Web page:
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How to keep fisheries sustainable - and safe

31 May 2018 by Tone-Merete Hansen
There is much talk of sustainability these days, and with good reason. We are at a point in history where we have a chance to turn a negative trend around, to stop depleting and damaging the resources of our planet, and start protecting and preserving them.

Few would dispute that the oceans represent one of our most critical and valuable resources. More than 250 million people depend directly on fisheries and aquaculture for their livelihood, and more than one billion people in poorer countries rely on fish as their primary source of nutrition. Of the 17 UN sustainability goals we have to meet to turn the trend, goal number 14 focuses on life below water: To conserve and sustainably use the oceans, seas, and marine resources.

As the numbers indicate, fishery is a vital industry for the world’s population. Unfortunately, as illustrated in several recent reports, fishery has historically had a high rate of accidents, and with large-scale fishing, new challenges arise.

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Governments are now working with shipowners and fishermen around the world to better understand the cause of accidents, and all parties are keen to find new solutions to this persisting problem. A recent survey from the Nordic Council of Ministers on prevention of accidents in Nordic fisheries reported the following: “The fishermen’s assessment of safety training and education shows that it has been an extremely important element in the prevention of occupational accidents and in promoting safety in general.”

Can simulators provide the solution?

KONGSBERG is a developer and supplier of technologies that can help the fisheries industry meet the dual challenge of safety and sustainability: Simulators for safety training of seafarers and fishermen, and sensor systems to help them find and catch fish in the most sustainable manner possible. As senior vice president for maritime simulation in Kongsberg Digital, one part of my job particularly close to my heart is finding ways in which advanced maritime simulation can support the UN Sustainability Goals, and provide a safer working environment for the people working in the maritime industries.

In March of 2018, Kongsberg Digital signed a contract with Lofoten Vocational School in northern Norway for development and delivery of a new fishery simulator with fish finding and catching applications. Integrated with echo sounders, sonars, and catch monitoring systems, the new installation will form a complete system for the education and competence development of fishing vessel crews.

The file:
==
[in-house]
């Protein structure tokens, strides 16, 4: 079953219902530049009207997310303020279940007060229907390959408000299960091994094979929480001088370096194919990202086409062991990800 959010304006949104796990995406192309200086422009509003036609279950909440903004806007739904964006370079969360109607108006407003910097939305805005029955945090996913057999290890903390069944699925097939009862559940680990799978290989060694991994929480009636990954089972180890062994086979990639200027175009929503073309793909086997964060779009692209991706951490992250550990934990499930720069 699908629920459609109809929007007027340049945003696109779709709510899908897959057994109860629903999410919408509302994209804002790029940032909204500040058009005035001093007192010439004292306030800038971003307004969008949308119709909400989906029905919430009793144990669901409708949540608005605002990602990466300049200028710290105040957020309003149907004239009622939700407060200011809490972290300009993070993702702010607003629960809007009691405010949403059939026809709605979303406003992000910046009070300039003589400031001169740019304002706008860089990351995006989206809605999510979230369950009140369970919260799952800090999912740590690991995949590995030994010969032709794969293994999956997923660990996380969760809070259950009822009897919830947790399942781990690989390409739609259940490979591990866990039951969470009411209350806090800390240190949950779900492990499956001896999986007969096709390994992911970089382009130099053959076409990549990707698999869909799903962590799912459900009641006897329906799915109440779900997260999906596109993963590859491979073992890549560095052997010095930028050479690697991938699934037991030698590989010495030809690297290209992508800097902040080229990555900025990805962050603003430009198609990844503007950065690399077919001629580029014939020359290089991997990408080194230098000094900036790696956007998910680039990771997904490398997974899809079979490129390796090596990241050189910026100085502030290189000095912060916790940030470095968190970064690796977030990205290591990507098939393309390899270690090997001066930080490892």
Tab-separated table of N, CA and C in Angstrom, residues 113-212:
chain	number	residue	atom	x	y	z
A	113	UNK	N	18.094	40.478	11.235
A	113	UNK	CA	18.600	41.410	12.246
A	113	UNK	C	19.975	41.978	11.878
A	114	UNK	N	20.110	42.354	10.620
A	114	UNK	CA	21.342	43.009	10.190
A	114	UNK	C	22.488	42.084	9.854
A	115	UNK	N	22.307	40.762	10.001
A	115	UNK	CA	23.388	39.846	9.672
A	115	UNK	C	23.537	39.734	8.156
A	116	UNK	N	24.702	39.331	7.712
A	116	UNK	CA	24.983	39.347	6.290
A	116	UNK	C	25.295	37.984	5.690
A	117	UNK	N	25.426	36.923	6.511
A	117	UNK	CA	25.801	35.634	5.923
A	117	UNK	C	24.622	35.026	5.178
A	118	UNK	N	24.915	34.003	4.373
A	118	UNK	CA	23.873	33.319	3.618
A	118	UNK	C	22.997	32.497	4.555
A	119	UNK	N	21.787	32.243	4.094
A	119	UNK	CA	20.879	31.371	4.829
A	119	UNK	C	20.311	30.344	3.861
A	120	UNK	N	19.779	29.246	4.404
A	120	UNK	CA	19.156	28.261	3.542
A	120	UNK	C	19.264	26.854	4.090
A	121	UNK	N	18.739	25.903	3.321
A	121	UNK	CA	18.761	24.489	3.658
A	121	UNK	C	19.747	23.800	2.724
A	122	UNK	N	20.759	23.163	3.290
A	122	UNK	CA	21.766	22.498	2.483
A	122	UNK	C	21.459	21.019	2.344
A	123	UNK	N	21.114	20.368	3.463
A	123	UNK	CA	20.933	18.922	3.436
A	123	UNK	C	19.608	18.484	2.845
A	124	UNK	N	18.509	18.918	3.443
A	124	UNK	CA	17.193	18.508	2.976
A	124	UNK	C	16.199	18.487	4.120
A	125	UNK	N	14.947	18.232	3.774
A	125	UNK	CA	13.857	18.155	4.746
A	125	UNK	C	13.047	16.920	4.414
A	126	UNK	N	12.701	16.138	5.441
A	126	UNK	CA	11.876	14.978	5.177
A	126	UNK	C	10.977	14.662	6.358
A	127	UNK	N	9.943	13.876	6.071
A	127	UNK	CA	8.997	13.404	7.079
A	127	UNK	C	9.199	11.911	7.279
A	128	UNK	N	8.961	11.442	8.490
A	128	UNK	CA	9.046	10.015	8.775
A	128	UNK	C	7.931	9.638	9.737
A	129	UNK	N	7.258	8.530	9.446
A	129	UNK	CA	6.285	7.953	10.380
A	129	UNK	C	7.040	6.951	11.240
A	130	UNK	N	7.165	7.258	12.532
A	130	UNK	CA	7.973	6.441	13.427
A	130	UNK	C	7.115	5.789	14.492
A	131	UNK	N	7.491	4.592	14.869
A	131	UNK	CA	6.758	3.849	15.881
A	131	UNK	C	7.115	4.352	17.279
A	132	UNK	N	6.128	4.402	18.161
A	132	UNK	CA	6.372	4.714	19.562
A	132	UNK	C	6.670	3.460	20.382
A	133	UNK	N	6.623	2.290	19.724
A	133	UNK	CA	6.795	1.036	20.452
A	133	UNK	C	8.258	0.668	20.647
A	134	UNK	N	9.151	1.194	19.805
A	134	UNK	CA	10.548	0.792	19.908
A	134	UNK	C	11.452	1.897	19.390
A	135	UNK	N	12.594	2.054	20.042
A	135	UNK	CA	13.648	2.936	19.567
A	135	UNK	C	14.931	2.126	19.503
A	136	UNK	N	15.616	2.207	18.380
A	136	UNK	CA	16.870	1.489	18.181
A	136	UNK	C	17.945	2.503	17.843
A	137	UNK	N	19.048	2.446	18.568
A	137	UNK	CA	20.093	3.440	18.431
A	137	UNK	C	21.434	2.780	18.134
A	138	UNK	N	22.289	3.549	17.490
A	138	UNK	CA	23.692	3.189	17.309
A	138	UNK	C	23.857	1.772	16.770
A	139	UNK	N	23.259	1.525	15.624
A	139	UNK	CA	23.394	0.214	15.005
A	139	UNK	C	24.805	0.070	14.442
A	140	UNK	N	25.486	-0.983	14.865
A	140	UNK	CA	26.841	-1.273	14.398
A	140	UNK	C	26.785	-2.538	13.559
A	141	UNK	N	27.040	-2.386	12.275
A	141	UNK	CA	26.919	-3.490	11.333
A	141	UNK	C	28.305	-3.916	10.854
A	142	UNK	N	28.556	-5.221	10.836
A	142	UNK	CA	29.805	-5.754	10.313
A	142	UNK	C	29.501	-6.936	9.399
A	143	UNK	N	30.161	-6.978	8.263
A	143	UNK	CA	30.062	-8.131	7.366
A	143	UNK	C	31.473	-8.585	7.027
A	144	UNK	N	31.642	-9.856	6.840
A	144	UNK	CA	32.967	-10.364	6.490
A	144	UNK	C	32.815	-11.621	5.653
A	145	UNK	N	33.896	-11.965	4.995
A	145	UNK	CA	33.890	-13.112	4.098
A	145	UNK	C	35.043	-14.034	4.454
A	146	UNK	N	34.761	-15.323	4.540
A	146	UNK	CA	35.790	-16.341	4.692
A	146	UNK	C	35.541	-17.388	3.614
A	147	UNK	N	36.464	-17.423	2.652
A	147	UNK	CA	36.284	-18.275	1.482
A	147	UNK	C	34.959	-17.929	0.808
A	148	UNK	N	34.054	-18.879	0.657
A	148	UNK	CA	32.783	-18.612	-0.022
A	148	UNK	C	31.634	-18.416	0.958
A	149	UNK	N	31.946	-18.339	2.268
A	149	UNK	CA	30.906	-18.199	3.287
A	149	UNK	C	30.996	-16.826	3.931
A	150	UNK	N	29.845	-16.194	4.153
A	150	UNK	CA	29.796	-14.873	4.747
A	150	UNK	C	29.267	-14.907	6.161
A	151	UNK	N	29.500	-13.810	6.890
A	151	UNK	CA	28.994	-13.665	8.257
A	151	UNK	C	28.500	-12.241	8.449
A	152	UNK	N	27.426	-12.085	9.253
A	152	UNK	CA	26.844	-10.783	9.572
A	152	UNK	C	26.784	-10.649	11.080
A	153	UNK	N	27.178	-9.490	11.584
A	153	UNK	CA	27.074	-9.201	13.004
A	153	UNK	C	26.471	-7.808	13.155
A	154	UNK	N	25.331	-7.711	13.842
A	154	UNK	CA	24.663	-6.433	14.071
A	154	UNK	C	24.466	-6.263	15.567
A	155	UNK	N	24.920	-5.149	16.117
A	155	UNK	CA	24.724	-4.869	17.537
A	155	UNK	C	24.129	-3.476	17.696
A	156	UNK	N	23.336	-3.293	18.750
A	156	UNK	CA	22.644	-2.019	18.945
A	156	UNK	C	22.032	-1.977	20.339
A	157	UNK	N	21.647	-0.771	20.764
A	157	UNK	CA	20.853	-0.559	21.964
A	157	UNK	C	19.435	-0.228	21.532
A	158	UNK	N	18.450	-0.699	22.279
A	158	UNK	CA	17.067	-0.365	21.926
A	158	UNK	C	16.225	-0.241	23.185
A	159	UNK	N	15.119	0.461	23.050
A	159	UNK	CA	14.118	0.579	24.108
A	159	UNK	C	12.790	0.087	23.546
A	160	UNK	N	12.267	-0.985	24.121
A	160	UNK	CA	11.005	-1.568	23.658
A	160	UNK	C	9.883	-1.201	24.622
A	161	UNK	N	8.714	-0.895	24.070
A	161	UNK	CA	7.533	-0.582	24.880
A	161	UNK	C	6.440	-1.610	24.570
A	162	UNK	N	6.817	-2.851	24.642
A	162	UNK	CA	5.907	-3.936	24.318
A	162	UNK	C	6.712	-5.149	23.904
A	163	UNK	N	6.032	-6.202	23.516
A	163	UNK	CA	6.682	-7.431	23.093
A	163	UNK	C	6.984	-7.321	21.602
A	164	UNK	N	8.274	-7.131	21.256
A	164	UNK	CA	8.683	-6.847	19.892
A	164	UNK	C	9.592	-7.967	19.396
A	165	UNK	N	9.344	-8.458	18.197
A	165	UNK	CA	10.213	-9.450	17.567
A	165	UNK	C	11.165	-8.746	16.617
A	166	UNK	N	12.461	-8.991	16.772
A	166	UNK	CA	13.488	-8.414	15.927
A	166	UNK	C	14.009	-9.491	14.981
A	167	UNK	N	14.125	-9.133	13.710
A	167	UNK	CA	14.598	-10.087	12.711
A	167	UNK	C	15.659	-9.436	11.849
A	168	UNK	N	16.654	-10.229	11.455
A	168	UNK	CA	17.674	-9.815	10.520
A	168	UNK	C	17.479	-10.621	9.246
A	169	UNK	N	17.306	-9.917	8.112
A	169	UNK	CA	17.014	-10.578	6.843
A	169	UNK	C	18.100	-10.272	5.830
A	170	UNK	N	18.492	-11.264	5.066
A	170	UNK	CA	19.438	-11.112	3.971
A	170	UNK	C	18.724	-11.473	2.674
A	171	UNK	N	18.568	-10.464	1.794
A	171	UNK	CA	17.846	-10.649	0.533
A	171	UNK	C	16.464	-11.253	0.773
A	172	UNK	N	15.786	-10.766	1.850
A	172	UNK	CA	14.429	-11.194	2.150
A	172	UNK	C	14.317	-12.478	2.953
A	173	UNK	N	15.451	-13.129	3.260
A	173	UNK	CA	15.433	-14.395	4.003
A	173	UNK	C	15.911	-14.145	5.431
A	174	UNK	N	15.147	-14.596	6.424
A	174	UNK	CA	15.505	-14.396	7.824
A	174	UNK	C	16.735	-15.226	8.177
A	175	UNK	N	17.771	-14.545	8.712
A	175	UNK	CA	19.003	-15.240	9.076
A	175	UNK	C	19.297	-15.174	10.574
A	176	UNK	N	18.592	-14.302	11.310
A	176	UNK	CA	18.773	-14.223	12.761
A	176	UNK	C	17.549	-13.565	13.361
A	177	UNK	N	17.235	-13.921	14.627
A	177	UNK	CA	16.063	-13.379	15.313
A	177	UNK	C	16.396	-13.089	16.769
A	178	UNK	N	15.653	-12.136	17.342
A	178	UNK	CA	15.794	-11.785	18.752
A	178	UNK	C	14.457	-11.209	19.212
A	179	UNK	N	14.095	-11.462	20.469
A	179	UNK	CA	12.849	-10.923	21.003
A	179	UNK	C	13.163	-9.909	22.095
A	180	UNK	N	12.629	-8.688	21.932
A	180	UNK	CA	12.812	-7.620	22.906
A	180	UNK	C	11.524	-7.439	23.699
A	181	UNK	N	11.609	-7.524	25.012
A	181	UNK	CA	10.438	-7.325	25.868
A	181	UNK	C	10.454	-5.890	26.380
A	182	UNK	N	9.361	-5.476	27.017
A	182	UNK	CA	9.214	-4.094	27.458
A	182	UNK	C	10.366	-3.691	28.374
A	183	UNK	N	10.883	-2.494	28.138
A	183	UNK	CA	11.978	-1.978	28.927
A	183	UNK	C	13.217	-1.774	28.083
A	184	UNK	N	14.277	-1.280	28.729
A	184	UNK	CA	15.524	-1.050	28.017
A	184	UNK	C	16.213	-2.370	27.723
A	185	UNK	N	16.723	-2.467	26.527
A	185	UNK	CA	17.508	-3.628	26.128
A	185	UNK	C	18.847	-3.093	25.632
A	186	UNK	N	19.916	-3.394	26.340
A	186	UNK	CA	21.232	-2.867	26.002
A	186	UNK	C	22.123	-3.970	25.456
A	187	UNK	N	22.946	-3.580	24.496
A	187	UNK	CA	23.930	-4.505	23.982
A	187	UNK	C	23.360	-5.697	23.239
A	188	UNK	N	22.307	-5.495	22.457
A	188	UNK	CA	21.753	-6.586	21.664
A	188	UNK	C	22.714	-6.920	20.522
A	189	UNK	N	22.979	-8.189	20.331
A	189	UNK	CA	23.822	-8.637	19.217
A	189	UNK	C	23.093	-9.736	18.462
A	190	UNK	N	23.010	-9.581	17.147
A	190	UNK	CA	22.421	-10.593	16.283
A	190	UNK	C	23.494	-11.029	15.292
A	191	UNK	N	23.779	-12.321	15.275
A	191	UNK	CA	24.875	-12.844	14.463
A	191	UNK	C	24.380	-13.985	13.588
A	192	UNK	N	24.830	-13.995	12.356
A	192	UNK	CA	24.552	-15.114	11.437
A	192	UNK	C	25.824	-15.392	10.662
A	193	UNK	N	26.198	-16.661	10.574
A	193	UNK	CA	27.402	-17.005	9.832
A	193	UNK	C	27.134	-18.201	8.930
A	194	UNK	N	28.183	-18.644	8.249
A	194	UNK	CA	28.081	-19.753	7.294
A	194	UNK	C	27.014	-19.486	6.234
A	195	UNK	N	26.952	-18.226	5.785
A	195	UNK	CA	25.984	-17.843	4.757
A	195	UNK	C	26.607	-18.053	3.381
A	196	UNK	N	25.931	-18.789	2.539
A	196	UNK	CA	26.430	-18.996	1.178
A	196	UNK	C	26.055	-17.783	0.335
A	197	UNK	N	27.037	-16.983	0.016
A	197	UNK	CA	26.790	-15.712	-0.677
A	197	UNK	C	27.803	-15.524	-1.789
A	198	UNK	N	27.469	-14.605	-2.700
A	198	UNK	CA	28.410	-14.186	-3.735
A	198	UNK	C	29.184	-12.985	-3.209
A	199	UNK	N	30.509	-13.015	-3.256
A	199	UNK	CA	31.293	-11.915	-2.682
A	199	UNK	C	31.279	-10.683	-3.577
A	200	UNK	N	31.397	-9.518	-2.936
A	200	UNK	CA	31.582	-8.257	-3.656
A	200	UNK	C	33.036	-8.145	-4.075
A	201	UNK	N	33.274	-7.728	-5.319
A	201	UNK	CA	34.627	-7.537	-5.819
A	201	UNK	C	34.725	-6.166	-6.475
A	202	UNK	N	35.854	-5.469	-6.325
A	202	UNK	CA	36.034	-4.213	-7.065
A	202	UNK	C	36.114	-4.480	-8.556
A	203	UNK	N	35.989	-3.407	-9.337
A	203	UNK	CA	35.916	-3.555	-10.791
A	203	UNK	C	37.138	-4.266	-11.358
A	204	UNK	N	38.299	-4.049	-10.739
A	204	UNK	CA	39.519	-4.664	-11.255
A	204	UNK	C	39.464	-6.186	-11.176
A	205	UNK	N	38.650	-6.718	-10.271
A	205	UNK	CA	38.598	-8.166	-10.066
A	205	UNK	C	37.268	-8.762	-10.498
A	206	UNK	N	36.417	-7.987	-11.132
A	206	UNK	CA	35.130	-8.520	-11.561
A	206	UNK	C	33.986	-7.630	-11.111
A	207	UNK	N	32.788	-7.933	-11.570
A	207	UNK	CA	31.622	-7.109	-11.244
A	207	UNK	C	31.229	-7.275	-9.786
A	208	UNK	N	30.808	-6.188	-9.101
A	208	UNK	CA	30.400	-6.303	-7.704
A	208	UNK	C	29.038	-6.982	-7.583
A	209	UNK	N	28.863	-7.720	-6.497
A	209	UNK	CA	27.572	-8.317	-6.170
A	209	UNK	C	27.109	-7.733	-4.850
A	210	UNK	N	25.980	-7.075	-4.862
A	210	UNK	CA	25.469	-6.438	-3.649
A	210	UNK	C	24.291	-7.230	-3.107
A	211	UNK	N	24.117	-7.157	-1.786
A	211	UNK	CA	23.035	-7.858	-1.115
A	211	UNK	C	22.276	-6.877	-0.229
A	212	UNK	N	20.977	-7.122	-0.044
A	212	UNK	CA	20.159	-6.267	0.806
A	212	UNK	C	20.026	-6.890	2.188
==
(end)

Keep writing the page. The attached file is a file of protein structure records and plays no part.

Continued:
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The solution allows students to become familiar with and operate different types of fishing gear while growing their understanding that different fishing techniques require different approaches, and that different fish species behave in different ways. They will learn how to plan a fishing campaign, and how to find, catch, and safely and efficiently store the fish, while monitoring vessel stability during the loading process.

The Lofoton Vocational contract is representative of the rising demand for fishing vessel-specific simulators that integrate all key operations on board, based on the IMO’s STCW requirements (STCW-F). These systems must be able to satisfy safety training requirements, accommodate the latest developments in fish finding and catching equipment, and support an increased focus on sustainable fishery and improved fish quality.

Simulator training can make the industry more sustainable

I truly believe, as does the IMO, that using a simulator as an advanced educational tool enables much better situational awareness than students would otherwise get in a classroom setting or by reading a book. With simulators, you enter a parallel reality where you can really test things and understand the consequences of your decisions. And you can gain this knowledge without putting your own health and safety or that of others at risk, and with no risk to assets or the environment.

In my last blog, I wrote about how to make maritime training accessible to all. KONGSBERG supplies hardware for training facilities, but we also want to make simulation available to a wider range of users and stakeholders – enabling them to train anywhere, anytime, and on any device – vastly increasing the safety of crew and the environment. This now applies equally to fisheries. Simulator training can help educate and protect commercial fishermen while moving the industry toward safer and more sustainable fishing practices for the future.

What do you think about applying digital technology to ensure sustainable, safe access to ocean resources for future generations? Feel free to share your thoughts in the comments section below.

Related links:

Why fish? The World Fish Center

 Watch CEO Geir Håøy and Prime Minister Erna Solberg discuss the importance of the UN sustainable development goals (Video in Norwegian)

About the writer
Tone-Merete Hansen
Tone-Merete Hansen is Senior Vice President of Maritime Simulation at Kongsberg Digital. She has been with KONGSBERG since 2008 and holds a master’s degree in economics and business administration. Her long experience from KONGSBERG has provided her with a unique understanding of the simulation needs of the maritime industry.